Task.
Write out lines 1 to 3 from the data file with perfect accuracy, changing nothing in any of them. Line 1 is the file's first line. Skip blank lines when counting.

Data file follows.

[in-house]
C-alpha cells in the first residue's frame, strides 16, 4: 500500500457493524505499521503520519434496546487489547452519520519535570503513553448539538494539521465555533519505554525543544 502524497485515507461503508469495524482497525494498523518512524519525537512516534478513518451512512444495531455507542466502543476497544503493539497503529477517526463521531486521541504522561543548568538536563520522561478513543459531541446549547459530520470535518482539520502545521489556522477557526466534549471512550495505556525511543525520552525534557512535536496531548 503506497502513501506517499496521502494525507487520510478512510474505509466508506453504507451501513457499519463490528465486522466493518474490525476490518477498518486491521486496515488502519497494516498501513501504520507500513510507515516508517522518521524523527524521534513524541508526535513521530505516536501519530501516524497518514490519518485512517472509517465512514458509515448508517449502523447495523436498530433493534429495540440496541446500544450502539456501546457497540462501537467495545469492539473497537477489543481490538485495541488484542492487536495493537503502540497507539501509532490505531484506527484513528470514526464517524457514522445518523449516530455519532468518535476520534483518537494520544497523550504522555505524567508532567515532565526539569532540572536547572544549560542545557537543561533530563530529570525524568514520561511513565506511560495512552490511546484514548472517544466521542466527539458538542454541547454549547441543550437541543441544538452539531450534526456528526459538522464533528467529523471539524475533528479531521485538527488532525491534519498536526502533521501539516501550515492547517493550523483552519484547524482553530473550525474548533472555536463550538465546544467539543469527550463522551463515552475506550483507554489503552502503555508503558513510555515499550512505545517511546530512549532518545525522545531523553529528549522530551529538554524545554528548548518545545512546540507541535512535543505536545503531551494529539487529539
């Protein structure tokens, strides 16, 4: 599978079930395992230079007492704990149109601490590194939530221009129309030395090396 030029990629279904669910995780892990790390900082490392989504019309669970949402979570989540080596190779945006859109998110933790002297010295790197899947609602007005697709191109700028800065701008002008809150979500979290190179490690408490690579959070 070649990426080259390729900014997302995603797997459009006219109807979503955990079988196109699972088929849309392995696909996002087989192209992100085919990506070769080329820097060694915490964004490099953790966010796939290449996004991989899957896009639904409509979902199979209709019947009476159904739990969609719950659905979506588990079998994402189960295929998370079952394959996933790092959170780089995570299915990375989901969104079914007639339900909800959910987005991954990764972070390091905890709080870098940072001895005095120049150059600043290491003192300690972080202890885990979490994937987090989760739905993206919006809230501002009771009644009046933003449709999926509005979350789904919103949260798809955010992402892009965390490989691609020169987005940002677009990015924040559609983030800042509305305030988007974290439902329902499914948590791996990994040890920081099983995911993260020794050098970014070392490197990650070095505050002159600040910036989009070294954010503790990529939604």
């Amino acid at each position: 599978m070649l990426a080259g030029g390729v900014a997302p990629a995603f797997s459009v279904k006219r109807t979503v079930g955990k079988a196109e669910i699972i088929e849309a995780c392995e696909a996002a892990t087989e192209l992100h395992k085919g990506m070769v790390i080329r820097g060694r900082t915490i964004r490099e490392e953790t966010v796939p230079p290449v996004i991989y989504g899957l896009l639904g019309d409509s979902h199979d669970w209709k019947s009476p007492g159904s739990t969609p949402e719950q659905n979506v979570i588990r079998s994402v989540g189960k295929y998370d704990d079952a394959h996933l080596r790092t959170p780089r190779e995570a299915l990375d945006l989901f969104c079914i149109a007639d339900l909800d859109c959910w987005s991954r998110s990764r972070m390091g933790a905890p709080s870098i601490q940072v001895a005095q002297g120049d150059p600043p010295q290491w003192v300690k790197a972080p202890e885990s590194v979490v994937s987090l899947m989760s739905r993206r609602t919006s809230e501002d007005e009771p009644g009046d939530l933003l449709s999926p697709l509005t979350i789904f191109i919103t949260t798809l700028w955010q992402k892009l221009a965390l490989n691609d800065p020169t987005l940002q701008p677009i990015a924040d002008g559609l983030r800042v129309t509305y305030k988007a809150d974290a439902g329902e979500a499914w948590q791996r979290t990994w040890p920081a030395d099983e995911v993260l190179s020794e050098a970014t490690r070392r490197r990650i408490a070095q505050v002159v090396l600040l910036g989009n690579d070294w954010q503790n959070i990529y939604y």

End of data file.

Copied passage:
[in-house]
C-alpha cells in the first residue's frame, strides 16, 4: 500500500457493524505499521503520519434496546487489547452519520519535570503513553448539538494539521465555533519505554525543544 502524497485515507461503508469495524482497525494498523518512524519525537512516534478513518451512512444495531455507542466502543476497544503493539497503529477517526463521531486521541504522561543548568538536563520522561478513543459531541446549547459530520470535518482539520502545521489556522477557526466534549471512550495505556525511543525520552525534557512535536496531548 503506497502513501506517499496521502494525507487520510478512510474505509466508506453504507451501513457499519463490528465486522466493518474490525476490518477498518486491521486496515488502519497494516498501513501504520507500513510507515516508517522518521524523527524521534513524541508526535513521530505516536501519530501516524497518514490519518485512517472509517465512514458509515448508517449502523447495523436498530433493534429495540440496541446500544450502539456501546457497540462501537467495545469492539473497537477489543481490538485495541488484542492487536495493537503502540497507539501509532490505531484506527484513528470514526464517524457514522445518523449516530455519532468518535476520534483518537494520544497523550504522555505524567508532567515532565526539569532540572536547572544549560542545557537543561533530563530529570525524568514520561511513565506511560495512552490511546484514548472517544466521542466527539458538542454541547454549547441543550437541543441544538452539531450534526456528526459538522464533528467529523471539524475533528479531521485538527488532525491534519498536526502533521501539516501550515492547517493550523483552519484547524482553530473550525474548533472555536463550538465546544467539543469527550463522551463515552475506550483507554489503552502503555508503558513510555515499550512505545517511546530512549532518545525522545531523553529528549522530551529538554524545554528548548518545545512546540507541535512535543505536545503531551494529539487529539
């Protein structure tokens, strides 16, 4: 599978079930395992230079007492704990149109601490590194939530221009129309030395090396 030029990629279904669910995780892990790390900082490392989504019309669970949402979570989540080596190779945006859109998110933790002297010295790197899947609602007005697709191109700028800065701008002008809150979500979290190179490690408490690579959070 070649990426080259390729900014997302995603797997459009006219109807979503955990079988196109699972088929849309392995696909996002087989192209992100085919990506070769080329820097060694915490964004490099953790966010796939290449996004991989899957896009639904409509979902199979209709019947009476159904739990969609719950659905979506588990079998994402189960295929998370079952394959996933790092959170780089995570299915990375989901969104079914007639339900909800959910987005991954990764972070390091905890709080870098940072001895005095120049150059600043290491003192300690972080202890885990979490994937987090989760739905993206919006809230501002009771009644009046933003449709999926509005979350789904919103949260798809955010992402892009965390490989691609020169987005940002677009990015924040559609983030800042509305305030988007974290439902329902499914948590791996990994040890920081099983995911993260020794050098970014070392490197990650070095505050002159600040910036989009070294954010503790990529939604």